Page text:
The notorious race to uncover the structure of DNA, the molecule of inheritance, began in 1951, when American biologist James Watson arrived at the University of Cambridge. Here he met Francis Crick, an English physicist and the two began building scale models to test their ideas of what DNA’s appearance might be.
Meanwhile, two scientists at King’s College London called Maurice Wilkins and Rosalind Franklin were also studying DNA. They were attempting to crystallise the molecule to make an x-ray pattern of it. They hoped this would provide important clues about its structure.
Although the two institutions were effectively competing against each other, Francis Crick (University of Cambridge) and Maurice Wilkins (King’s College London) communicated regularly. Letters sent from Wilkins to Crick reveal their close personal relationship.
It was Rosalind Franklin’s famous x-ray image, nicknamed ‘Photo 51’, that finally revealed the structure of DNA in May 1952. The pattern appeared to contain ‘rungs’, like those on a ladder, set between two strands. The fuzzy “X” pattern indicated DNA’s helix shape. In early 1953, Wilkins showed Watson the image, seemingly without Franklin’s knowledge.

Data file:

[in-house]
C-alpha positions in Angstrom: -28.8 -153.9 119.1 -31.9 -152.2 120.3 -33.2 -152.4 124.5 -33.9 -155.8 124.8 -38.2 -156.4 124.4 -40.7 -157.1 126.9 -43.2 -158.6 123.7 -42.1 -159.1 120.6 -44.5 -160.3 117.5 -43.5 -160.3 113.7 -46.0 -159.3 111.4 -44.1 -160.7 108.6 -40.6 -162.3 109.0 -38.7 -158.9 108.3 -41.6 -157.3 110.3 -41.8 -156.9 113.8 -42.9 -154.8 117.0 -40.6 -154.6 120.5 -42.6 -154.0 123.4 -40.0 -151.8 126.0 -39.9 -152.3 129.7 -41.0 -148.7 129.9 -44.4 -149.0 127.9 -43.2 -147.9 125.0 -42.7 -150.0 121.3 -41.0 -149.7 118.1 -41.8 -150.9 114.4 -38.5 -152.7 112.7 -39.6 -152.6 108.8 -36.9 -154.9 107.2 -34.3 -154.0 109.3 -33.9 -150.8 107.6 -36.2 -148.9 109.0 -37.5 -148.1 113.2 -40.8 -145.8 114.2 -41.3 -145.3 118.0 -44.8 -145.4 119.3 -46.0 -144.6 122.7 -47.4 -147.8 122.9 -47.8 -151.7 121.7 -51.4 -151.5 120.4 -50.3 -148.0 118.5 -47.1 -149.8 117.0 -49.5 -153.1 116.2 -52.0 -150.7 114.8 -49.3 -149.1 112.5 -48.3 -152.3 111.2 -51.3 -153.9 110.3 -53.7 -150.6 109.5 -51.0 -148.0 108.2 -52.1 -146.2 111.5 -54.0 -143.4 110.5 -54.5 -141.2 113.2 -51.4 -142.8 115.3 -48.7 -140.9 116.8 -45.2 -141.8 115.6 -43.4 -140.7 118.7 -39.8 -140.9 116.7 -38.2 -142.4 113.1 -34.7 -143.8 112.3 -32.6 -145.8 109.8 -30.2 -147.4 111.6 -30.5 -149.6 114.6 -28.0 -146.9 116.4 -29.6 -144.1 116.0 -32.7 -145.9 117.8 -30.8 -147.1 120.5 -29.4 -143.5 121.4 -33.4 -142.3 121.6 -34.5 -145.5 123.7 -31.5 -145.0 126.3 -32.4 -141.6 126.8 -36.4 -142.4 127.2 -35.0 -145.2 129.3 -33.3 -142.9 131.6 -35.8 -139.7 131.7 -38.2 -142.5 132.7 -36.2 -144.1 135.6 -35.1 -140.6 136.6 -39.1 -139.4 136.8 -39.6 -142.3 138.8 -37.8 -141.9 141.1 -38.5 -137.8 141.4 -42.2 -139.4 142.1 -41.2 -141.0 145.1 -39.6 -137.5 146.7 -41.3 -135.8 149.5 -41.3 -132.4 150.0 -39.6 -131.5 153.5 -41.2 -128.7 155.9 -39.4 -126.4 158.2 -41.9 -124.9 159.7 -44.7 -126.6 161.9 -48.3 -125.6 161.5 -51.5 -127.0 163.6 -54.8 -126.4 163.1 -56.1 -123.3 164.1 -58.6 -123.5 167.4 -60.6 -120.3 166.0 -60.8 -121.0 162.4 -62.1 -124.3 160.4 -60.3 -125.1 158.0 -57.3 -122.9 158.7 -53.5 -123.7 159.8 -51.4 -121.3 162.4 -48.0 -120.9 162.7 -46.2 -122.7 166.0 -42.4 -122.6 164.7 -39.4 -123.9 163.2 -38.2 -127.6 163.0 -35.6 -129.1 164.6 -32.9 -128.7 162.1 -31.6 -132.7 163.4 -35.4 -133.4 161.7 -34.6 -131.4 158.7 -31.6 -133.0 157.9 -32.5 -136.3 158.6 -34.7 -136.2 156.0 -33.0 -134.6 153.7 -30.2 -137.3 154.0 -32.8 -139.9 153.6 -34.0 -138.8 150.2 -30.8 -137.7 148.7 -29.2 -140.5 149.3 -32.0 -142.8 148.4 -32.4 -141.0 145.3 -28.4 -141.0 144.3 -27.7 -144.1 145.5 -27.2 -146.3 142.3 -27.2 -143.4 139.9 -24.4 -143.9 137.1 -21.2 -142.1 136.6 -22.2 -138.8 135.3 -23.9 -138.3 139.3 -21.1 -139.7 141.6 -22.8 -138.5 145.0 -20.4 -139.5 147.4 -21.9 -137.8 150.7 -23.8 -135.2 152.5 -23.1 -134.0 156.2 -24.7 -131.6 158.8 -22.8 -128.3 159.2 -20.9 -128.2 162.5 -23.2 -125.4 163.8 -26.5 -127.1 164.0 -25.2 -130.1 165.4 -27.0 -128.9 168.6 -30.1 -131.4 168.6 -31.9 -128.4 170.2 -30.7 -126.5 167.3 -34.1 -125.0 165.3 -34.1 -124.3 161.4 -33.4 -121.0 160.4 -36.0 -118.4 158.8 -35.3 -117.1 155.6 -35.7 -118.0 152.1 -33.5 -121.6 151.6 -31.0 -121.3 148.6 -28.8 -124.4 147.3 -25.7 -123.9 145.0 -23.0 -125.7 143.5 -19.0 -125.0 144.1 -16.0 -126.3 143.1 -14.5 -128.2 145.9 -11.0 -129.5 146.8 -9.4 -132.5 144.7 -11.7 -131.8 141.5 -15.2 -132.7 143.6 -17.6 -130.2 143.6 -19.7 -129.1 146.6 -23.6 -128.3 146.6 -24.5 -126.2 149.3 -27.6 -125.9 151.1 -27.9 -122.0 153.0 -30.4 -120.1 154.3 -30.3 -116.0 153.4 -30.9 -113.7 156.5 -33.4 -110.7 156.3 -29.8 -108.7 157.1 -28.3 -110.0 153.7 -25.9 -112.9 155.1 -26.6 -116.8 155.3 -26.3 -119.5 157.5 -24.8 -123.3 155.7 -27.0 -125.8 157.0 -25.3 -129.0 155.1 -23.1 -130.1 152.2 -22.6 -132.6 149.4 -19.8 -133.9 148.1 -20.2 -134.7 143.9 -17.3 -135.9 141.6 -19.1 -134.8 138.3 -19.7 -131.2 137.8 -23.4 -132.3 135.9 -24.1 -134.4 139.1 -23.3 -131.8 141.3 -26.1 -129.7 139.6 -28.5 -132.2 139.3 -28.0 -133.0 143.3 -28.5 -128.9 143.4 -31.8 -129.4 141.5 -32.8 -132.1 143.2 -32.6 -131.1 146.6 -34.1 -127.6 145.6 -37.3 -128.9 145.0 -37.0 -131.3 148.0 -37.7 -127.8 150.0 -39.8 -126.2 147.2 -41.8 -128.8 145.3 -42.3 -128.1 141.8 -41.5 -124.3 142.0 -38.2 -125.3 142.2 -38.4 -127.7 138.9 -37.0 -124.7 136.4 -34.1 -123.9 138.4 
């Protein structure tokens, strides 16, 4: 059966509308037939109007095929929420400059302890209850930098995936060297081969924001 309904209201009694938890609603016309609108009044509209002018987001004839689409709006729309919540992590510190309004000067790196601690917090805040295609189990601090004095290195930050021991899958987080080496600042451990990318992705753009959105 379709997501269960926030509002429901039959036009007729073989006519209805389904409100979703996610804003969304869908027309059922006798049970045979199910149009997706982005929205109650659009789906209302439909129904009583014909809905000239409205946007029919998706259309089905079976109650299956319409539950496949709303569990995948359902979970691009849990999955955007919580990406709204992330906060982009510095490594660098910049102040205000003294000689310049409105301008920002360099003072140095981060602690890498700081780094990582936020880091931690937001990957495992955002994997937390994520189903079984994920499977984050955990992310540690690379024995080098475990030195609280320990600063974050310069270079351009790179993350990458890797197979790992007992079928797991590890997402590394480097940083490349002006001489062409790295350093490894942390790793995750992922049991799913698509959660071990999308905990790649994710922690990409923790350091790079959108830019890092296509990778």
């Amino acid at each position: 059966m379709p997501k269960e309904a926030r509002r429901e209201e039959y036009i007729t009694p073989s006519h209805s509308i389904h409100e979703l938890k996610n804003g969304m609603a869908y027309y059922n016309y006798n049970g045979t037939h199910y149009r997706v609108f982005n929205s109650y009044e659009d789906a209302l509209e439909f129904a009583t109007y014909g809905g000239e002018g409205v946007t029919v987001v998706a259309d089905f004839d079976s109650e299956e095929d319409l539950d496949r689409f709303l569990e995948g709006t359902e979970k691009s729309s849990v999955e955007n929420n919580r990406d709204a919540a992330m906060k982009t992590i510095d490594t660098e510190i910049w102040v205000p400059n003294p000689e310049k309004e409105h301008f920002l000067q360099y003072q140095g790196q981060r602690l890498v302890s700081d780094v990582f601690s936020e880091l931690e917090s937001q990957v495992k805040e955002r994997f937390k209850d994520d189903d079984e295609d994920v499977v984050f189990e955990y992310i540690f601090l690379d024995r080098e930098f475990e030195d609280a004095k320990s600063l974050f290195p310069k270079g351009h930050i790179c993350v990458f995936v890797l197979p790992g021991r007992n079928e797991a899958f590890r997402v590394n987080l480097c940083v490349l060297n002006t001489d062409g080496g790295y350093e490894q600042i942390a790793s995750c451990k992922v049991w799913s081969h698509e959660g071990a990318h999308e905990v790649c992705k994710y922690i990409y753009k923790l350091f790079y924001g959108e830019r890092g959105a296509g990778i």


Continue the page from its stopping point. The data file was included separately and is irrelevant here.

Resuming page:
DNA: Celebrate the unknowns | Philip Ball
On the 60th anniversary of the double helix, we should admit that we don’t fully understand how evolution works at the molecular level, suggests Philip Ball.
This week’s diamond jubilee of the discovery of DNA’s molecular structure rightly celebrates how Francis Crick, James Watson and their collaborators launched the ‘genomic age’ by revealing how hereditary information is encoded in the double helix. Yet the conventional narrative — in which their 1953 Nature paper led inexorably to the Human Genome Project and the dawn of personalized medicine — is as misleading as the popular narrative of gene function itself, in which the DNA sequence is translated into proteins and ultimately into an organism’s observable characteristics, or phenotype.
Sixty years on, the very definition of ‘gene’ is hotly debated. We do not know what most of our DNA does, nor how, or to what extent it governs traits. In other words, we do not fully understand how evolution works at the molecular level.
That sounds to me like an extraordinarily exciting state of affairs, comparable perhaps to the disruptive discovery in cosmology in 1998 that the expansion of the Universe is accelerating rather than decelerating, as astronomers had believed since the late 1920s. Yet, while specialists debate what the latest findings mean, the rhetoric of popular discussions of DNA, genomics and evolution remains largely unchanged, and the public continues to be fed assurances that DNA is as solipsistic a blueprint as ever.